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Wisconsin Natural Resources magazine

Wisconsin Natural Resources magazine

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April 2005

Sparks in the dark

Fighting nighttime fires poses unique challenges.

Ron Zalewski

April 12, 1998 began early in central Wisconsin for DNR forestry personnel and local volunteer fire departments. Strong southerly winds, low humidity and warm temperatures combined with dead vegetation on the ground – typical spring conditions – resulting in extreme forest fire danger across the area.


DNR forestry personnel and volunteer fire departments were paged early that morning to the first forest fire call at the start of what turned out to be a very busy day in the Wisconsin Rapids DNR dispatch area. That first fire was started by careless outdoor burning, but was quickly extinguished, burning less than one acre.

That wasn't the case with other forest fires that started later that day. Careless outdoor burning, unextinguished debris piles or campfires, railroad activities and downed power lines ignited another 24 forest fires that burned 94 acres that day.

While night fires happen, they usually are less challenging to control than daytime fires because relative humidity tends to be higher and temperatures lower, resulting in less volatile fire behavior.

On this day, the daytime humidity remained low and winds gusted to nearly 30 miles per hour creating challenging nighttime fire conditions.

A Town of Rome police officer on patrol reported a forest fire at 1:33 a.m. The Town of Rome Fire Department responded. Minutes from the fire station, they discovered a fire burning several acres with many of the trees torching (completely consuming all needles on the tree).

The fire department called the Department of Natural Resources for help. Several heavy ground units responded and a single engine air tanker dropped a water and retardant mix. DNR sent heavy units including 800-gallon fire engines towing John Deere 450 tractor plows. These plows control fires by creating fire breaks (plow furrows) along the edge of a fire with hopes the fire will stop spreading when it reaches the break.

Firefighters worked to flank the fire, keeping it as narrow as possible, until fuel type or weather changed in their favor and can created a fire break that surrounded the fire or to used existing barriers to contain it.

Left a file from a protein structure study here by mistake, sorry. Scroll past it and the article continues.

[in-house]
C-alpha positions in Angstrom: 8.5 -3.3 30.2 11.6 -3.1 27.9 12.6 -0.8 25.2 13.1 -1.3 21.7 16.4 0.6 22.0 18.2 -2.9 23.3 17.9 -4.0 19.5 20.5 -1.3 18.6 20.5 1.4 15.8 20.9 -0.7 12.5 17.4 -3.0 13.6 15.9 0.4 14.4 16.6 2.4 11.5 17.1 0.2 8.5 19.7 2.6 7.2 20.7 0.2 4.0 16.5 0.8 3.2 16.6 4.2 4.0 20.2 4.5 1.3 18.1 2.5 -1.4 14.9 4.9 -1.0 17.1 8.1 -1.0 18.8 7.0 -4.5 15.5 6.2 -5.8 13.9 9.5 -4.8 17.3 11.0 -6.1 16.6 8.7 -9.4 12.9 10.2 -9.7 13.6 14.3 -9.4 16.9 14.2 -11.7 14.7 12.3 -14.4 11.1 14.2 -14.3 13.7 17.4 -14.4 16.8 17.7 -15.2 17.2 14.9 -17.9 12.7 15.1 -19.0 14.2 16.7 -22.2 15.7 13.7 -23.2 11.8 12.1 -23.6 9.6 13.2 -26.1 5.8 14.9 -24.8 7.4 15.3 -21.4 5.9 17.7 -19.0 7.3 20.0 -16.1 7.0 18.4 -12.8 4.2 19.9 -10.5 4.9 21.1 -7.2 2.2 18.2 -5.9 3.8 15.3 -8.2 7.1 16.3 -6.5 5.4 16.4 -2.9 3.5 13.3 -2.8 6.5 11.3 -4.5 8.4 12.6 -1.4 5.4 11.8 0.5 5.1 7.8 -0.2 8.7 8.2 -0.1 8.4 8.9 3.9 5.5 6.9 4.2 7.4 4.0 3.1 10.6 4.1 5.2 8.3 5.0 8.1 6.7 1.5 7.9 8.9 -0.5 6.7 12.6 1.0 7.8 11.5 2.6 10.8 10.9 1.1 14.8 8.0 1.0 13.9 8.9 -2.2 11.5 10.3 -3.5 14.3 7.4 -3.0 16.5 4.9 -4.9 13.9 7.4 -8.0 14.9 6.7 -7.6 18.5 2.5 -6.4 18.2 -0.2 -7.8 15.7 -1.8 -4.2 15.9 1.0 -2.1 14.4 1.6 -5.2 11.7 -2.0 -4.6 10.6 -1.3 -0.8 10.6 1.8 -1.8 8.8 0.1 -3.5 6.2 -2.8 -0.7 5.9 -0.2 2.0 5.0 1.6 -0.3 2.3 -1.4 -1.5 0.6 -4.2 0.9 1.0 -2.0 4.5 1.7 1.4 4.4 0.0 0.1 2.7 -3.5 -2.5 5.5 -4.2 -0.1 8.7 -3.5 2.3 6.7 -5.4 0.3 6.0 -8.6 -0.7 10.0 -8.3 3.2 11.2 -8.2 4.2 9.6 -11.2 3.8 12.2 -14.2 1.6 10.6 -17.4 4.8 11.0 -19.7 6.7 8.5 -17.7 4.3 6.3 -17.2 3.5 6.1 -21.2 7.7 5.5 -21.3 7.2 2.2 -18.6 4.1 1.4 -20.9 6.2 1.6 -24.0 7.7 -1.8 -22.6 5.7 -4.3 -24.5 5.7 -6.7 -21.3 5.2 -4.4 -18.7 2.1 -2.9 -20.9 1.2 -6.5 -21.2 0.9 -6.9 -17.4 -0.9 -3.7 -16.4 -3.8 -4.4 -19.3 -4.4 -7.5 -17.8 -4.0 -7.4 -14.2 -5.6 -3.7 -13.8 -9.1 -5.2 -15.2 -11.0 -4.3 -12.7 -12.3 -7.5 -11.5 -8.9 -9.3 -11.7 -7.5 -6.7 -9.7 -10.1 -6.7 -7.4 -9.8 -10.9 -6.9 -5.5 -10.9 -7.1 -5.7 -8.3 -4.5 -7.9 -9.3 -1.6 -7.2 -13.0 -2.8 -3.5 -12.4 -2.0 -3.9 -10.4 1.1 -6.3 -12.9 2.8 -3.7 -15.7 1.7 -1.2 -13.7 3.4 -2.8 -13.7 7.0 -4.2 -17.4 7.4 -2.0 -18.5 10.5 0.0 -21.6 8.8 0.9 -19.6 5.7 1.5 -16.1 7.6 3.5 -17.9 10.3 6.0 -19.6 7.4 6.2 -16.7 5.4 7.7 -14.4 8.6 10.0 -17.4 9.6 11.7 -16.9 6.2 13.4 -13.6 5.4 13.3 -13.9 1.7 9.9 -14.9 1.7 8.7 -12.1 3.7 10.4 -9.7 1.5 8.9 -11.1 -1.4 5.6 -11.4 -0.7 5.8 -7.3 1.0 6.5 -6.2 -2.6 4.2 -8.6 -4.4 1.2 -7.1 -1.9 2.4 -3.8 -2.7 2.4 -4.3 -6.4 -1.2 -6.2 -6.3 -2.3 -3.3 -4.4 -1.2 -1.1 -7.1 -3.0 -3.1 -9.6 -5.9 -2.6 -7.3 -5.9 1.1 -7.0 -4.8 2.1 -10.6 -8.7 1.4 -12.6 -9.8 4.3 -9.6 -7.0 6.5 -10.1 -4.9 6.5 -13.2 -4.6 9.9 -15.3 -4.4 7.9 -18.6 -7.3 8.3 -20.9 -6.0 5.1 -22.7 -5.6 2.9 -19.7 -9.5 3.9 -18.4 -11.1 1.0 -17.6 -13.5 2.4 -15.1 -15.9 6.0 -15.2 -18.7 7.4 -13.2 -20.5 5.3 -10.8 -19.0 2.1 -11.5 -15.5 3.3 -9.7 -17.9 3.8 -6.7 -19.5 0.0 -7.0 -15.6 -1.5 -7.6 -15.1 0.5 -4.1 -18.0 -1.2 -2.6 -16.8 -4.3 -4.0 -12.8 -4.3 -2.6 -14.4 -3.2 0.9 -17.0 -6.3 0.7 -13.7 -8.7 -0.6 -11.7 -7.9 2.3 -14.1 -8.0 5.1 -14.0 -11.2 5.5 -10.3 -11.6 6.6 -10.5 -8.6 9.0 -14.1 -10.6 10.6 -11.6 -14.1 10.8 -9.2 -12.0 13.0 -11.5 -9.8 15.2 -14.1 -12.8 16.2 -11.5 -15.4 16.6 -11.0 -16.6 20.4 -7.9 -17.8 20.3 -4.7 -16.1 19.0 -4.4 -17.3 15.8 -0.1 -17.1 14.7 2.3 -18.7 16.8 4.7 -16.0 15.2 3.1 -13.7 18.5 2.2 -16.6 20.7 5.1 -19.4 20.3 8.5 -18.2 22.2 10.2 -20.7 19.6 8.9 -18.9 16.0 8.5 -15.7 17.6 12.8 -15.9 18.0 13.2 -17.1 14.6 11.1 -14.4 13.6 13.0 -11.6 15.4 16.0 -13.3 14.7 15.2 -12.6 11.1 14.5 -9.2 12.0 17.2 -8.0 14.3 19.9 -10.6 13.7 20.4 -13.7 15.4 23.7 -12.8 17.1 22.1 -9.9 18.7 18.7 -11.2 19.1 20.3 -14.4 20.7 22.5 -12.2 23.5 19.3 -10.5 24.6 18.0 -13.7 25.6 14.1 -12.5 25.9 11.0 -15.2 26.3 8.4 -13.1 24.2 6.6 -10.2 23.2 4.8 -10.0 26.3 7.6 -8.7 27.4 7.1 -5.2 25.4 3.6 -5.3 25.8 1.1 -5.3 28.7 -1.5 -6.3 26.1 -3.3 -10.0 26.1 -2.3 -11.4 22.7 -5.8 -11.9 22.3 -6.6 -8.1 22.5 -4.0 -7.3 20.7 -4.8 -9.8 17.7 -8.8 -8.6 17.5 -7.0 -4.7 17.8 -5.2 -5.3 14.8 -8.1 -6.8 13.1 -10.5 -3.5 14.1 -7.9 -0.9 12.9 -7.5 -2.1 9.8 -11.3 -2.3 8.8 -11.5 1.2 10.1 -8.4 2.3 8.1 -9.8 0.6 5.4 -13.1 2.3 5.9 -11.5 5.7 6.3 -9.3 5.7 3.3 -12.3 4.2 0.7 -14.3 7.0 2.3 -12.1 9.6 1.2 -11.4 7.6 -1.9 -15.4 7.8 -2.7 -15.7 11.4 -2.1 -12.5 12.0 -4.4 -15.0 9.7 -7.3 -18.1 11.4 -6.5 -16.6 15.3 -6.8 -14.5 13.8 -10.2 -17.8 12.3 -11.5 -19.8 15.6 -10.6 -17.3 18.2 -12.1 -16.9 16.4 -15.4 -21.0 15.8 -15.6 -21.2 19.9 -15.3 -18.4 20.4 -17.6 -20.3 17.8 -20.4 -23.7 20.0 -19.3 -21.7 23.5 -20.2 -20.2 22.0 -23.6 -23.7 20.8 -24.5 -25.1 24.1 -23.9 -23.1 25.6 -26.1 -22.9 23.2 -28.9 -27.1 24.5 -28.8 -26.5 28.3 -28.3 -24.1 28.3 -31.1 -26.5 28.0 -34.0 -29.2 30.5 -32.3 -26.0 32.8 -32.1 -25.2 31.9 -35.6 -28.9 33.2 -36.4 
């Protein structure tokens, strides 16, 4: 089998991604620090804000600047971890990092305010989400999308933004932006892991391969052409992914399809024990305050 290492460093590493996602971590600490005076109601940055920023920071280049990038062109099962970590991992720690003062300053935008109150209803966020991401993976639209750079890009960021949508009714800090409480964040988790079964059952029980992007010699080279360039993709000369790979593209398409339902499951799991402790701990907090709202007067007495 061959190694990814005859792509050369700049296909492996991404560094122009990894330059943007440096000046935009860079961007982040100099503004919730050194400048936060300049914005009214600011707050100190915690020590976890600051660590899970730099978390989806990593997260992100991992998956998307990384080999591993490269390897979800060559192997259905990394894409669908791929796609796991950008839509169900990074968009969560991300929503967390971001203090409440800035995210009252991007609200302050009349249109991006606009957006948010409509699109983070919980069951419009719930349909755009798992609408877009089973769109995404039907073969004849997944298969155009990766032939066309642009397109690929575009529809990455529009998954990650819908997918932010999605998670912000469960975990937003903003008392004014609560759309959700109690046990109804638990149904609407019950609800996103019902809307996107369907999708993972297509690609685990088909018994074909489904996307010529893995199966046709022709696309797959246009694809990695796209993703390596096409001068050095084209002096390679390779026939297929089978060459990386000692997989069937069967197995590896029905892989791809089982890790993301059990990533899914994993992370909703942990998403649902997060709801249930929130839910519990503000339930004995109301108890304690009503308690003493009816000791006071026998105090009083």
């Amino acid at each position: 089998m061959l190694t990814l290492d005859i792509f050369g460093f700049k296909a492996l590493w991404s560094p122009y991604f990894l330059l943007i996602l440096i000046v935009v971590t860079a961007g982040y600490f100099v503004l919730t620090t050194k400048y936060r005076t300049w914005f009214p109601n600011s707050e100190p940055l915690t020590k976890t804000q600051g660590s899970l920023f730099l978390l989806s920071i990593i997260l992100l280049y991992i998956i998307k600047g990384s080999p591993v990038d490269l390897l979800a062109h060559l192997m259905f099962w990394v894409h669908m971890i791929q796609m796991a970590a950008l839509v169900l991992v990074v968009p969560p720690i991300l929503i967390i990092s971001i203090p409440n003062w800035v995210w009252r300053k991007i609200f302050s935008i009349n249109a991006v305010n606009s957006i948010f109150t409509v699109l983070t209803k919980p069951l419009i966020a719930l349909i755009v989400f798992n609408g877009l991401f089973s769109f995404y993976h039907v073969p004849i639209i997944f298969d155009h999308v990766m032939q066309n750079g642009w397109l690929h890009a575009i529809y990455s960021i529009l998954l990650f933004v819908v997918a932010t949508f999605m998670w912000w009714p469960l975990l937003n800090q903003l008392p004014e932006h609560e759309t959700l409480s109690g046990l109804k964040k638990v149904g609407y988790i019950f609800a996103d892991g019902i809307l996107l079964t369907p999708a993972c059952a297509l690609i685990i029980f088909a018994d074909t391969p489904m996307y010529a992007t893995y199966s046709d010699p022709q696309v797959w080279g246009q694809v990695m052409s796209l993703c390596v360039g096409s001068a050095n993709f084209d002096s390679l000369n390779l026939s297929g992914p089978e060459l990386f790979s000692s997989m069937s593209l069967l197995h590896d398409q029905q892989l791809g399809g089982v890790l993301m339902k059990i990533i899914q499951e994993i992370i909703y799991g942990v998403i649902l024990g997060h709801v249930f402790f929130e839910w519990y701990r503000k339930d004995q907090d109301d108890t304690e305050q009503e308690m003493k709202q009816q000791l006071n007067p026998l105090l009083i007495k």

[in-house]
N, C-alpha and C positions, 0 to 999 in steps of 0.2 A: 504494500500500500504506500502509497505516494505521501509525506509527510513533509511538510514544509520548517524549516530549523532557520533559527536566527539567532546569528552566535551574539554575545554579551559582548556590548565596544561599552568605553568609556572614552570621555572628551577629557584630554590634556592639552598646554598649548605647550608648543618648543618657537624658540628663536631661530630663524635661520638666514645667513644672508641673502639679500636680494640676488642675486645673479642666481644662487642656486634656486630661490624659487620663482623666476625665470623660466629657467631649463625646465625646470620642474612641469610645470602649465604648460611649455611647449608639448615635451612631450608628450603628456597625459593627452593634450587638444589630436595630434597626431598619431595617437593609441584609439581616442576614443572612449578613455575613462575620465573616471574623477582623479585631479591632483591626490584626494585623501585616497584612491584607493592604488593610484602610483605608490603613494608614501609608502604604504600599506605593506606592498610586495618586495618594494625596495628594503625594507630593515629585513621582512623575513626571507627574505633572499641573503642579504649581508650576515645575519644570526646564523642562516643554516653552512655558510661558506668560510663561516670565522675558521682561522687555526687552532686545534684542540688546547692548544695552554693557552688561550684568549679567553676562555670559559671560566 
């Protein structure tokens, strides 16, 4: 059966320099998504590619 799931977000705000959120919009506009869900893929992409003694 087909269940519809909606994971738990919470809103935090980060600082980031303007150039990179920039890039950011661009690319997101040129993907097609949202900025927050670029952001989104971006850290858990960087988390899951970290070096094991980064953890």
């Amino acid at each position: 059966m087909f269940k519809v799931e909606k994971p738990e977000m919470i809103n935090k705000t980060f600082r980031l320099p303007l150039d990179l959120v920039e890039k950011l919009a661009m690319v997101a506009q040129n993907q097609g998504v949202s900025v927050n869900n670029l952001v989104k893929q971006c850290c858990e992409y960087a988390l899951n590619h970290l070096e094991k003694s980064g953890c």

The fire's glow was visible as soon as DNR units pulled out of the station in Wisconsin Rapids. Even before arriving at the scene, assistance was requested from the DNR station in Babcock and from Whiting where firefighters were returning from fighting another fire.

DNR initial attack units and heavy units responded from Friendship, Necedah and Wisconsin Dells along with fire department trucks and personnel from Wisconsin Rapids, Nekoosa and Big Flats. Rome Police Department staff and the Adams and Wood county sheriff's departments and Wood County Emergency Management provided traffic control and evacuated more than 75 residences.

As the fire roared, fuel types changed from young 10- to 15-foot red pine that completely torched to 45-foot red pine that burned mainly as a hot surface fire, consuming brush, grass and needle litter on the forest floor. The relative humidity continued to rise and winds decreased allowing firefighters to surround the fire with fire breaks to keep it from spreading. The fire breaks were then leveled into a drivable trail, allowing four-wheel-drive engines to patrol and extinguish hot spots with water.

Fire seriously threatened six buildings but there were no structural losses or significant human injuries. In the end, 30 DNR personnel, 14 DNR engines, eight DNR tractor plow units, 60 fire department members, 16 fire department engines, a 20-person University of Wisconsin-Stevens Point hand crew, numerous law enforcement personnel, county emergency management personnel and one DNR aircraft battled the fire.

The fire was controlled at 5:28 a.m. on April 13, after jumping two town roads and burning 158 acres of planted pine on industrial owned property. Light rain later that morning helped firefighters "mop-up" (extinguish all hot spots on the fire). Timber value damaged by the fire exceeded $65,000 while the cost of suppressing the fire totaled over $10,300.

No definite cause was found, though an intensive investigation was completed.

Ron Zalewski is a DNR forester and ranger.